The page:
A Calvin Klein spokesman would not comment further on the reason for the termination of the deal with Stefanel, which was characterized in 1997 by Stefanel chairman Giuseppe Stefanel as a marriage of two companies “with a similar approach to sales, distribution, image and organization.” But industry sources in Milan cited several issues as factors in its ultimate failure.
“The contract was costly and burdensome for Stefanel,” said one source familiar with both companies. “Calvin Klein demanded minimum guaranteed royalties, and in the end, the business never made more than $30 million. All told, it was never a good deal for Stefanel.”
But the designer was also said to be unhappy with the quality of production of the women’s CK sportswear business in Europe.
As reported, Klein is said to be in talks with the Italian group HdP, owner of the clothing manufacturer GFT Net, which, in turn, holds the Calvin Klein men’s wear license. HdP was an early suitor for Klein’s business when he put it up for sale in 1999. Klein, however, failed to come to terms with HdP or other bidders, including Tommy Hilfiger and Warnaco.
Now it appears that GFT Net is the top candidate to take over the CK sportswear business. Reached on Wednesday, a spokeswoman for GFT Net would not comment beyond a statement issued last month in response to similar questions, saying “GFT Net is currently reorganizing the structure of the two companies that oversee the licenses with Calvin Klein: CK Apparel and New Lab SpA.”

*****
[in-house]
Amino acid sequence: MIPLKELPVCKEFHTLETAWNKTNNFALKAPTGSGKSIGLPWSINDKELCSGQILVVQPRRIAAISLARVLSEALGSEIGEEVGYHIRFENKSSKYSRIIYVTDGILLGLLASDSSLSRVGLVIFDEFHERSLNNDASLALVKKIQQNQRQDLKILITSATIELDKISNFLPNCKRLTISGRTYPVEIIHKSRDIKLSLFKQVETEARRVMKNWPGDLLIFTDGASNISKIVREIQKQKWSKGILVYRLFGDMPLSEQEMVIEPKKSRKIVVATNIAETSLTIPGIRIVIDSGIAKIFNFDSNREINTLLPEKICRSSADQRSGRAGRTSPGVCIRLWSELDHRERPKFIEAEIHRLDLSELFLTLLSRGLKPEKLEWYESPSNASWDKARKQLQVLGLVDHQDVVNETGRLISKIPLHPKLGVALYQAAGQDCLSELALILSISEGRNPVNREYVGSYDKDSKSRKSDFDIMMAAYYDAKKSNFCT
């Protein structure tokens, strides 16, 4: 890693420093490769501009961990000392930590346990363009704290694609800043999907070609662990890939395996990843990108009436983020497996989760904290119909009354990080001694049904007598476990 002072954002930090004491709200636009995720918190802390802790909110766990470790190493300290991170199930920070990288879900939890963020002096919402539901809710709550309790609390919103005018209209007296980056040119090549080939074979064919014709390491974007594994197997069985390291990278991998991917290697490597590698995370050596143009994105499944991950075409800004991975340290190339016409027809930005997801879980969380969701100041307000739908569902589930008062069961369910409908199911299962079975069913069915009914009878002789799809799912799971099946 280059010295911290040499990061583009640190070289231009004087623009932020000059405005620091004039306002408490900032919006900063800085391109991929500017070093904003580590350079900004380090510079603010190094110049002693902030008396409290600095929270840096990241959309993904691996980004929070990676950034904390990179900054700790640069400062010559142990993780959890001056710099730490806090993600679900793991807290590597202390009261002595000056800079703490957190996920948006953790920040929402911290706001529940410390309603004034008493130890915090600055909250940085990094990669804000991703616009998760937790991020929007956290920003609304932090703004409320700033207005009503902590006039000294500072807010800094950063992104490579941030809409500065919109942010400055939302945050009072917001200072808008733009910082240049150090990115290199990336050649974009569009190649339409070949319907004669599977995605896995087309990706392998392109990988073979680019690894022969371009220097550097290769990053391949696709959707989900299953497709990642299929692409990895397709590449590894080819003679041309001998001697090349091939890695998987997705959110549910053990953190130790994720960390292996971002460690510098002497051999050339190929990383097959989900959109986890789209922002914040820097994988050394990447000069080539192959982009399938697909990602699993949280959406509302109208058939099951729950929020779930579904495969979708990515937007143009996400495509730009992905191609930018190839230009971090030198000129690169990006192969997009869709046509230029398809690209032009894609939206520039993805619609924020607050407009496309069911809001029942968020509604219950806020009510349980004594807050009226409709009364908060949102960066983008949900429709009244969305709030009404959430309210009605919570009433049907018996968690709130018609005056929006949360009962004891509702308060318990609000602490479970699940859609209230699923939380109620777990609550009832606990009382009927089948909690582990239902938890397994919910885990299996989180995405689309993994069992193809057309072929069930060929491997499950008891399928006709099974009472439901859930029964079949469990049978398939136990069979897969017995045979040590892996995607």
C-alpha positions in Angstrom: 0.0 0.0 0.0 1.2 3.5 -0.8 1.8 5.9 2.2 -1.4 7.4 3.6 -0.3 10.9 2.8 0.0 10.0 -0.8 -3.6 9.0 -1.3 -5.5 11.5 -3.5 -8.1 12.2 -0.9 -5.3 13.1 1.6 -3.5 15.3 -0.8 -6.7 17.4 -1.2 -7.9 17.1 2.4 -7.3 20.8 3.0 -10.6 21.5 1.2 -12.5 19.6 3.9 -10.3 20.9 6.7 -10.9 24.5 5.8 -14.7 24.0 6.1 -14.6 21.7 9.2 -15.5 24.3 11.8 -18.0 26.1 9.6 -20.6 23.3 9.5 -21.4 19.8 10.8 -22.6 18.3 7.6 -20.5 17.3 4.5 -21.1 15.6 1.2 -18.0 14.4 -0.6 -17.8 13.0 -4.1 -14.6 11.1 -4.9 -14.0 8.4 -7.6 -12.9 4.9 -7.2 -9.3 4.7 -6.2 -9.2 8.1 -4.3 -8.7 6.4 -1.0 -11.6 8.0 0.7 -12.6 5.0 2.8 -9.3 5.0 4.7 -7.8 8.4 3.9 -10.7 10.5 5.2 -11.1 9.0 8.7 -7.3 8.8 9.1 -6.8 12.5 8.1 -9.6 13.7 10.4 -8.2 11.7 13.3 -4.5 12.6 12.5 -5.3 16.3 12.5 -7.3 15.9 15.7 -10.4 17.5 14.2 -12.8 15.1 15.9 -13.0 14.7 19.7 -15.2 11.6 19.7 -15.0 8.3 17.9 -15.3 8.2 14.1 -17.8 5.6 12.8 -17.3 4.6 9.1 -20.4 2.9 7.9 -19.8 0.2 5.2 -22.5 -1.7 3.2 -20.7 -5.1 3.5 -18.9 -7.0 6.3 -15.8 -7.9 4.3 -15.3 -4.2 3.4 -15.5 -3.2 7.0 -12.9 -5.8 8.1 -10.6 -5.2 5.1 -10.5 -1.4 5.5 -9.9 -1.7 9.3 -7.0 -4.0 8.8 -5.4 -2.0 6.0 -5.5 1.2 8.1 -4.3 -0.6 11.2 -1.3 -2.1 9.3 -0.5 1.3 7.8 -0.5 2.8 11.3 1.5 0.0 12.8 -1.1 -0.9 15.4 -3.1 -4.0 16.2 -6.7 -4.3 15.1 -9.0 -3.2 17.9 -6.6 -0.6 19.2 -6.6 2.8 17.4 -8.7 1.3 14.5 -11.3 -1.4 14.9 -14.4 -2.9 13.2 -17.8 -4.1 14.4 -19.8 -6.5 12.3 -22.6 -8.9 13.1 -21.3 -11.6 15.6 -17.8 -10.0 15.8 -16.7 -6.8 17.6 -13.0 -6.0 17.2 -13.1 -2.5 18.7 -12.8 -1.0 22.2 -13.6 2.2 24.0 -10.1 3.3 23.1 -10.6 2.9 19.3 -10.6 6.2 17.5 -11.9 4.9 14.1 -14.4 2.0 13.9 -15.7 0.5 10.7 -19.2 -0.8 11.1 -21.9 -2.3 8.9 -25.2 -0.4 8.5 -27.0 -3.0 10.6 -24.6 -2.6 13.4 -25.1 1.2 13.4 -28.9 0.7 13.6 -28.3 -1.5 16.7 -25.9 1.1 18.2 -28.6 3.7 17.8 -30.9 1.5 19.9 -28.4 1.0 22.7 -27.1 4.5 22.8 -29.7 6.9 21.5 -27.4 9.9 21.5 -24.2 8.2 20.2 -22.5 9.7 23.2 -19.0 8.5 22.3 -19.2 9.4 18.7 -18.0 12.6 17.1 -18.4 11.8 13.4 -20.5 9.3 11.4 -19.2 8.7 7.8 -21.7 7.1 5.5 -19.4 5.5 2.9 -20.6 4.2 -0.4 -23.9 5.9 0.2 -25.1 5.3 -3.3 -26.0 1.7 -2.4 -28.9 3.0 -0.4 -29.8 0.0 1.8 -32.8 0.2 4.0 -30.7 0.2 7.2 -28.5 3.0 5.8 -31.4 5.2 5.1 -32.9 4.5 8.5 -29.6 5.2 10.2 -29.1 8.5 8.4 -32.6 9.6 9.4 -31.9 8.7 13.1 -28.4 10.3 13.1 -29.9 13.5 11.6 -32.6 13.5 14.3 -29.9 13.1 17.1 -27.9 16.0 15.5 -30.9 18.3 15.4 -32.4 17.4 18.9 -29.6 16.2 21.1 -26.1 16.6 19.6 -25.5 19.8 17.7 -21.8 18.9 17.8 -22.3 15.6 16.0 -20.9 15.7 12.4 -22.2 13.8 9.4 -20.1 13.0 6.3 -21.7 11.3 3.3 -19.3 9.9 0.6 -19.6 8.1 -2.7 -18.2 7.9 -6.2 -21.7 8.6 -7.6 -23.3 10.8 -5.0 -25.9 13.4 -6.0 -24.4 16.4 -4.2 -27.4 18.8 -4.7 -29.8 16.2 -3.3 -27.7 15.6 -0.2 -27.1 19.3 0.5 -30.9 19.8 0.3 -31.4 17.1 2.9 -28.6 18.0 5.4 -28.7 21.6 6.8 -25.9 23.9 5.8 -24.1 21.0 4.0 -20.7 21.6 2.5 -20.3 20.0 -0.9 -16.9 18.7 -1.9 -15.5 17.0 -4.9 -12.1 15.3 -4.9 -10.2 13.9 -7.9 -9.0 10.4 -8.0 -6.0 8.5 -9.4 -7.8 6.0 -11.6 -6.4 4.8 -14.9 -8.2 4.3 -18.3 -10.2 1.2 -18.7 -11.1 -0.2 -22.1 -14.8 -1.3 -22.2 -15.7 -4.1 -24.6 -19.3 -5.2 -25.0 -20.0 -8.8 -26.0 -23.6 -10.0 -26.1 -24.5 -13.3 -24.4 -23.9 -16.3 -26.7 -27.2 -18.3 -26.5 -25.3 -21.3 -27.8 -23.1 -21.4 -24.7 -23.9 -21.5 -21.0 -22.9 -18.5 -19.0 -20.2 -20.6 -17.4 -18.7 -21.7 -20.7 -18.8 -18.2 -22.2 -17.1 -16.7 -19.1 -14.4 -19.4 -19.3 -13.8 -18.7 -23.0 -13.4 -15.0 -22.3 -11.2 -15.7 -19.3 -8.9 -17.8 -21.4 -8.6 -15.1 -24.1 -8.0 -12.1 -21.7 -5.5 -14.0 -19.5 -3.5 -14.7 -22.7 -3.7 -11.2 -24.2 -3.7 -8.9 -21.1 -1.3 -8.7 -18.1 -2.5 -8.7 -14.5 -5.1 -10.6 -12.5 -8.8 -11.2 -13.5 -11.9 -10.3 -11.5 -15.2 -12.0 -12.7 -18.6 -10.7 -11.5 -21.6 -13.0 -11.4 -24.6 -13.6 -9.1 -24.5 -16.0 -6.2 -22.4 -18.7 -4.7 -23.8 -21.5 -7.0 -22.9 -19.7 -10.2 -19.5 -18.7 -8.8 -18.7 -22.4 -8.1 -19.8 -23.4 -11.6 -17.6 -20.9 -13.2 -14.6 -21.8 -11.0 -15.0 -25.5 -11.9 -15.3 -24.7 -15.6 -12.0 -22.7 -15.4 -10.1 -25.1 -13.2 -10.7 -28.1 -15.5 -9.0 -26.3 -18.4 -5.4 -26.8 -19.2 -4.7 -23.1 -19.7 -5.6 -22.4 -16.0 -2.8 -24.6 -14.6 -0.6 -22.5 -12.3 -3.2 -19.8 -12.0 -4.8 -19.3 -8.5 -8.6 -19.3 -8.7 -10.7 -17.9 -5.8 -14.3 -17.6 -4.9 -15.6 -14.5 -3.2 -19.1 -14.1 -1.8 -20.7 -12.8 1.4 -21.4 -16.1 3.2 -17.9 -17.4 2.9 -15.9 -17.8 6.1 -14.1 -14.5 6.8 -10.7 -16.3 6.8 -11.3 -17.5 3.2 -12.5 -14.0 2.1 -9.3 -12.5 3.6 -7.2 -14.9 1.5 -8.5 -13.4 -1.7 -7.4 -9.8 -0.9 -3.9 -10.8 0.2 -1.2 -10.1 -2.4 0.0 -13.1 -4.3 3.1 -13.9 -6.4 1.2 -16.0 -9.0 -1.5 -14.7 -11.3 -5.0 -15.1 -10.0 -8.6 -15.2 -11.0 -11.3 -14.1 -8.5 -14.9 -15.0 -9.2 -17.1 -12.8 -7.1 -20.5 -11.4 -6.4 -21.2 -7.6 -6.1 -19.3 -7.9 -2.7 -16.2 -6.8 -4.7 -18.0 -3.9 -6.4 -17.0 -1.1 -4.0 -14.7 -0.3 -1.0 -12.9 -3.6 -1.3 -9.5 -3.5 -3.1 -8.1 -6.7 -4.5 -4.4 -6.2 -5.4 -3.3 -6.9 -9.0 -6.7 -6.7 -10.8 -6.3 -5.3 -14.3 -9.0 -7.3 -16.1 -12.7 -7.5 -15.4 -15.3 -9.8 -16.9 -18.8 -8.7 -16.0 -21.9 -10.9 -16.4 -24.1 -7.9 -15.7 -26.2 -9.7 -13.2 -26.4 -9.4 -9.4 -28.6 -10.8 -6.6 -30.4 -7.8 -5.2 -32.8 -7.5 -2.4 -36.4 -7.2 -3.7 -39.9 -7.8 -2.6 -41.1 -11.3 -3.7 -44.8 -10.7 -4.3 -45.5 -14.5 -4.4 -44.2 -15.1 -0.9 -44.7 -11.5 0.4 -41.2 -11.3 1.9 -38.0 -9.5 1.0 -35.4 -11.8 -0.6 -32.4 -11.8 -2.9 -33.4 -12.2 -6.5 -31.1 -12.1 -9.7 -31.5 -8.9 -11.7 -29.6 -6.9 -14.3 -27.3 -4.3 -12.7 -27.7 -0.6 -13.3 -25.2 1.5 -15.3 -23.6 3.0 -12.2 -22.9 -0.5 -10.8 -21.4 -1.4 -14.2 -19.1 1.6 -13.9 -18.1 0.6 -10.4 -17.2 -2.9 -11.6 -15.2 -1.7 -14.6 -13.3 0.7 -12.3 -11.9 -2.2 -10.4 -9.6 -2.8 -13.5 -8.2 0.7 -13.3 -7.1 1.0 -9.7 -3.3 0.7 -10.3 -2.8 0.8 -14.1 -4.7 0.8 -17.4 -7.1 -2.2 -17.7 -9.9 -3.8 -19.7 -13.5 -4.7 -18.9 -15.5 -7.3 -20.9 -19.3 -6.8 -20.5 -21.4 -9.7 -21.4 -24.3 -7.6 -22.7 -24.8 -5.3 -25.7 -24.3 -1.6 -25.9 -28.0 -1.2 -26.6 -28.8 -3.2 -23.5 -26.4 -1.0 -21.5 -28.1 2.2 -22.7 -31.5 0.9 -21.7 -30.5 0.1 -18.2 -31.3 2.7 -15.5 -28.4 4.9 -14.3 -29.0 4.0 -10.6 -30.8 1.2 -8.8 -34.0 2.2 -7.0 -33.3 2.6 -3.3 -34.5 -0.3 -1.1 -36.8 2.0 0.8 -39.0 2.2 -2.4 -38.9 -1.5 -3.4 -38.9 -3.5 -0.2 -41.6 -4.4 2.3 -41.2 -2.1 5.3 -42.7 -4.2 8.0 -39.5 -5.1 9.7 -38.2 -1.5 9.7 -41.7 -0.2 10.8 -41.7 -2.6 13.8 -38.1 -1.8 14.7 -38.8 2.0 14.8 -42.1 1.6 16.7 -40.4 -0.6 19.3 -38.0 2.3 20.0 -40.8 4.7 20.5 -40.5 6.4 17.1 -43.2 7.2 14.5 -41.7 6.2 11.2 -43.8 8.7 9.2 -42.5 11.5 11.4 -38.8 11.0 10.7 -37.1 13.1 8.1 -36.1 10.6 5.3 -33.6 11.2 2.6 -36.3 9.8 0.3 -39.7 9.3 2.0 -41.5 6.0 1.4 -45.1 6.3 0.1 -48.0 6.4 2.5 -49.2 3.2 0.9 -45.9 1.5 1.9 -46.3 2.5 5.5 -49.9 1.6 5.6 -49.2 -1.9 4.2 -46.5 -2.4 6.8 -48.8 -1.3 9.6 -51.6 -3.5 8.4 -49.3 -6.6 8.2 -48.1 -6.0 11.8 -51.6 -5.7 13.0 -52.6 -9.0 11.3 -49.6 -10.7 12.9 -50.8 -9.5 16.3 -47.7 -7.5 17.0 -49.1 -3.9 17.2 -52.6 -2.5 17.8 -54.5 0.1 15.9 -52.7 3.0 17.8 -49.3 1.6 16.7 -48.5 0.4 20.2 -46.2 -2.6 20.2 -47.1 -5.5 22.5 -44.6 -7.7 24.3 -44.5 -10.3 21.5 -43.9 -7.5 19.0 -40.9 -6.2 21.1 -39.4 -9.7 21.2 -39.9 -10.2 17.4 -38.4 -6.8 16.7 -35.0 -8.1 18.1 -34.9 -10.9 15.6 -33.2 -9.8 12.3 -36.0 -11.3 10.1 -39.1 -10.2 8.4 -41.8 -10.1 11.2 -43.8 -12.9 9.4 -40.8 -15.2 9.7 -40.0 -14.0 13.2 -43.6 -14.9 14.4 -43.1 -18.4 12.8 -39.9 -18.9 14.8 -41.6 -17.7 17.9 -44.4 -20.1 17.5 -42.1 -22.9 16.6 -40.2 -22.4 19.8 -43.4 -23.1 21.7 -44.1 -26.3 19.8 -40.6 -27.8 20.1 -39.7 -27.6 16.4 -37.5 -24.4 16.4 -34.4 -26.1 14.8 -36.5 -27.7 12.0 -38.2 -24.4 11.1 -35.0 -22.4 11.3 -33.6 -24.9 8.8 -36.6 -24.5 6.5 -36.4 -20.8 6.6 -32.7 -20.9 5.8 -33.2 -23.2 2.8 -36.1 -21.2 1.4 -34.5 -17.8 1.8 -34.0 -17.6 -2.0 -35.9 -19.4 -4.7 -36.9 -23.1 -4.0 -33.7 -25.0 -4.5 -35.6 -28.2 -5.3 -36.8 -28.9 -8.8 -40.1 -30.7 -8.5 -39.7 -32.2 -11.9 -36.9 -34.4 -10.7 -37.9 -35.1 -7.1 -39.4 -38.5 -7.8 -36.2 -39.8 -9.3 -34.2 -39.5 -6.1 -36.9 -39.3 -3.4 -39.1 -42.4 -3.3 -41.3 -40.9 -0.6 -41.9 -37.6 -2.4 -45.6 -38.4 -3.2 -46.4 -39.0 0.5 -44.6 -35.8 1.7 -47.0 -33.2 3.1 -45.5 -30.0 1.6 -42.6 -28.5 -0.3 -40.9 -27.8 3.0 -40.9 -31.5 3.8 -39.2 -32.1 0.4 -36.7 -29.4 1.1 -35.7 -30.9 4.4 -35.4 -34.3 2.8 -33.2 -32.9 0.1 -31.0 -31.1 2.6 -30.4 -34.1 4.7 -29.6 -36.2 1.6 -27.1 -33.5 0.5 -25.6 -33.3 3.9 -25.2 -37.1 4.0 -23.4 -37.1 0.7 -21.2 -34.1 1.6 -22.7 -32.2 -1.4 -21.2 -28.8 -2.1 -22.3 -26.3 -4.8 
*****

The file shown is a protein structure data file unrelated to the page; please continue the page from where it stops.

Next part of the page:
While industry sources say other Italian manufacturers such as Ittierre, the company that produces D&G, Versus and GFF, and Marzotto, which produces Gianfranco Ferre Studio, have also been approached about taking on Klein’s bridge collection, HdP’s GFT Net operation appears to be the front-runner.
The chief executive of GFT Net, Roberto Jorio Fili, is the former managing director of Calvin Klein Europe and was instrumental in supporting the Klein-Stefanel venture. Reorganizing the women’s CK license would also be a positive move for GFT, which lost the Armani Collezioni men’s and women’s licenses last year when Armani took his production in-house.
An industry observer here said Klein’s next European partner, whether it’s GFT Net or another company, must be committed to investing in distribution, advertising and retail. “They have to be committed to growing the brand in Europe,” said the source.
Andrea Ciccoli, a luxury goods consultant with Bain, Cuneo & Associati here, said the split should be a lesson for American designers looking to expand in Europe.
“It should be a big wake-up call for a number of American-driven, but not European-targeted, businesses. Partnerships can’t be one-sided. Both sides need to invest in the business if they want it to work,” he said.
The latest American designer to set his sights on Europe is Tommy Hilfiger, who last year announced he was going to open 20 stores, in-store shops and corners by 2002. The designer has teamed up with Incom Group, an Italian clothing manufacturer and distributor, to form T.H. Italia, which will oversee the operation. Incom, which will distribute the Hilfiger lines, owns T.H. Italia.